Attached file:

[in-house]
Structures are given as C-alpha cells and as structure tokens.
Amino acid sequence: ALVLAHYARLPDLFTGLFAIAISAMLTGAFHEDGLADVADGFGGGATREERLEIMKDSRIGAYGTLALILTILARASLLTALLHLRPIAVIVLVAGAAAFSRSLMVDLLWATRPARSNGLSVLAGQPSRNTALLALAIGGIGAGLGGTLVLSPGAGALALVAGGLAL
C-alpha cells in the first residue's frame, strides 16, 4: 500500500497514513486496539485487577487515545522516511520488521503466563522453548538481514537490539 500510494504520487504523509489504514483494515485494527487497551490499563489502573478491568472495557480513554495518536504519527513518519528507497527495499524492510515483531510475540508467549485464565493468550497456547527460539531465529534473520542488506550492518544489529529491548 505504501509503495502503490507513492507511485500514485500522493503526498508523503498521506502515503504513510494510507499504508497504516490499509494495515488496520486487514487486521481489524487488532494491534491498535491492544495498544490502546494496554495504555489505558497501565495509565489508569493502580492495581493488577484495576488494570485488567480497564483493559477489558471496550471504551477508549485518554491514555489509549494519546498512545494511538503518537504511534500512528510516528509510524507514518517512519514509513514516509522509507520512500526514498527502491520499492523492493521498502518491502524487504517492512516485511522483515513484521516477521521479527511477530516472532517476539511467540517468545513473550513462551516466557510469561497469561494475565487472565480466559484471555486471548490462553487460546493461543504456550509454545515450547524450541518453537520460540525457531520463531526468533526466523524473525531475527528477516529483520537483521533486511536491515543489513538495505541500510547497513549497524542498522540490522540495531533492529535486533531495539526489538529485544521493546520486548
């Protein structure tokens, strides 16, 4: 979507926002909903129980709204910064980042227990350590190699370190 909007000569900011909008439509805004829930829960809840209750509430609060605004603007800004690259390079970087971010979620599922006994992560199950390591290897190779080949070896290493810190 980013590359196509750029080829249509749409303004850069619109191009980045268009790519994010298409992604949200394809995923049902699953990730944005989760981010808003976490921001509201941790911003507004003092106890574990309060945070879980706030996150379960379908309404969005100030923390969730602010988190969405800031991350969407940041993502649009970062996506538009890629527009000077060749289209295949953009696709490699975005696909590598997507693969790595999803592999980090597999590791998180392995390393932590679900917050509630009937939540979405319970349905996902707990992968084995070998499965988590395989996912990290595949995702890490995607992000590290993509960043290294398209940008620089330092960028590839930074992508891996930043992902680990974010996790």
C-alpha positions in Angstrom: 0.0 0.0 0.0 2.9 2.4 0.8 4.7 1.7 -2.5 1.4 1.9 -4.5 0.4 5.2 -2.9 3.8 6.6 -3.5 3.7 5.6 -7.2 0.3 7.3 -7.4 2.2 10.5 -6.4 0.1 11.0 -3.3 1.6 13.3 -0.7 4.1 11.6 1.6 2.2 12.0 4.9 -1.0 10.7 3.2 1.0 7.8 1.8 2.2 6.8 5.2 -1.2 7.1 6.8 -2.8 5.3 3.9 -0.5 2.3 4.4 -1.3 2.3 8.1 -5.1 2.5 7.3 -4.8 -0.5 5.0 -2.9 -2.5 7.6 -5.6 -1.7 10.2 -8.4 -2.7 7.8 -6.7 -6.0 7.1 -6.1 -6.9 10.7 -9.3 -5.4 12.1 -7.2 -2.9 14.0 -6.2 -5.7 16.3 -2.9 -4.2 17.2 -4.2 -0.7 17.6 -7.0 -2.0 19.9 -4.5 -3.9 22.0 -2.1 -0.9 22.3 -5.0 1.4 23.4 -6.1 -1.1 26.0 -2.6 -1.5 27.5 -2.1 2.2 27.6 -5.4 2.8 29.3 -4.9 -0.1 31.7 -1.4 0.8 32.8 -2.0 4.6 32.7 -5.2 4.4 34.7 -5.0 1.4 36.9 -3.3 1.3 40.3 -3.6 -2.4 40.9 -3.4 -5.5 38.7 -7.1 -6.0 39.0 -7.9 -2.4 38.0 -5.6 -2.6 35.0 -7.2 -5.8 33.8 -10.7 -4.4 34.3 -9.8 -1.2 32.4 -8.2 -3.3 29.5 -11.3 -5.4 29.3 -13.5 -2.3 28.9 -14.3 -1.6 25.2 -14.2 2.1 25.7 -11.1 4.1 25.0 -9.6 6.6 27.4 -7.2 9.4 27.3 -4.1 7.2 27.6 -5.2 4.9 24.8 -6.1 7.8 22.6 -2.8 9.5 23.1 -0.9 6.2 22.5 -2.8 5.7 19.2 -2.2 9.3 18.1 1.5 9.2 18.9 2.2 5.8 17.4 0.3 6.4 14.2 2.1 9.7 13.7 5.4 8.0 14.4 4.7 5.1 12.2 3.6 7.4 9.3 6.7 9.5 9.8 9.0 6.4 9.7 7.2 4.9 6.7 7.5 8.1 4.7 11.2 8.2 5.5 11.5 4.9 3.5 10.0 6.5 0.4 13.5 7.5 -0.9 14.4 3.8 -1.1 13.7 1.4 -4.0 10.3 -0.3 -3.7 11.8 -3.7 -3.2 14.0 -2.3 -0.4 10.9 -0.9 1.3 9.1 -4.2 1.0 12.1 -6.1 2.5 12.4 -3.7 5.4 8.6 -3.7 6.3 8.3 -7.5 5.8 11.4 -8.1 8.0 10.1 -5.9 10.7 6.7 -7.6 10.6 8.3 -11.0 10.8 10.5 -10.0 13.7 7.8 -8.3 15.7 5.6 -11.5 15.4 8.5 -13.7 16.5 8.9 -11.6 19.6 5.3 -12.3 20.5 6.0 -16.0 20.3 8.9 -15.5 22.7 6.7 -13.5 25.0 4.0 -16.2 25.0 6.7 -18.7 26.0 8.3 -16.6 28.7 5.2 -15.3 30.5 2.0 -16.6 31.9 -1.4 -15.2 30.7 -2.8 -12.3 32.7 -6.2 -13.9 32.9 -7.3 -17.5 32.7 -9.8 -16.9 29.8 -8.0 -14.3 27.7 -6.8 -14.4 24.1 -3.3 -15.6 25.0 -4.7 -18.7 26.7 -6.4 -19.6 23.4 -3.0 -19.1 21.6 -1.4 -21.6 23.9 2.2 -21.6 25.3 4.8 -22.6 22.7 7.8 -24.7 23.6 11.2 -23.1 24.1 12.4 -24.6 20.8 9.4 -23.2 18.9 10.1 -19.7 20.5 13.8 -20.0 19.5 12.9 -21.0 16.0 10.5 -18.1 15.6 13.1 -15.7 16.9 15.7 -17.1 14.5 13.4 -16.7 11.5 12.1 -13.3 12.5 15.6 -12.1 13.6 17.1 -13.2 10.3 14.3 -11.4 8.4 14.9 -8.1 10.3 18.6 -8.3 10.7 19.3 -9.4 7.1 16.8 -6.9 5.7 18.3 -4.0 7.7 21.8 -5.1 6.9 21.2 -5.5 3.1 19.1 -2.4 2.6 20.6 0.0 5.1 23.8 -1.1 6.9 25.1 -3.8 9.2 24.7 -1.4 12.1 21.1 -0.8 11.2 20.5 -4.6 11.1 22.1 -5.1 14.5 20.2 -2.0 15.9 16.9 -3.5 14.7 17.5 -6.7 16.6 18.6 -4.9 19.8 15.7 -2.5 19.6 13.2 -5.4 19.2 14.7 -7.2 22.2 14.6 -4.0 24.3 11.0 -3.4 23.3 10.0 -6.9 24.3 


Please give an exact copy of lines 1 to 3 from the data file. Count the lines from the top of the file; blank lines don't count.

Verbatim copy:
[in-house]
Structures are given as C-alpha cells and as structure tokens.
Amino acid sequence: ALVLAHYARLPDLFTGLFAIAISAMLTGAFHEDGLADVADGFGGGATREERLEIMKDSRIGAYGTLALILTILARASLLTALLHLRPIAVIVLVAGAAAFSRSLMVDLLWATRPARSNGLSVLAGQPSRNTALLALAIGGIGAGLGGTLVLSPGAGALALVAGGLAL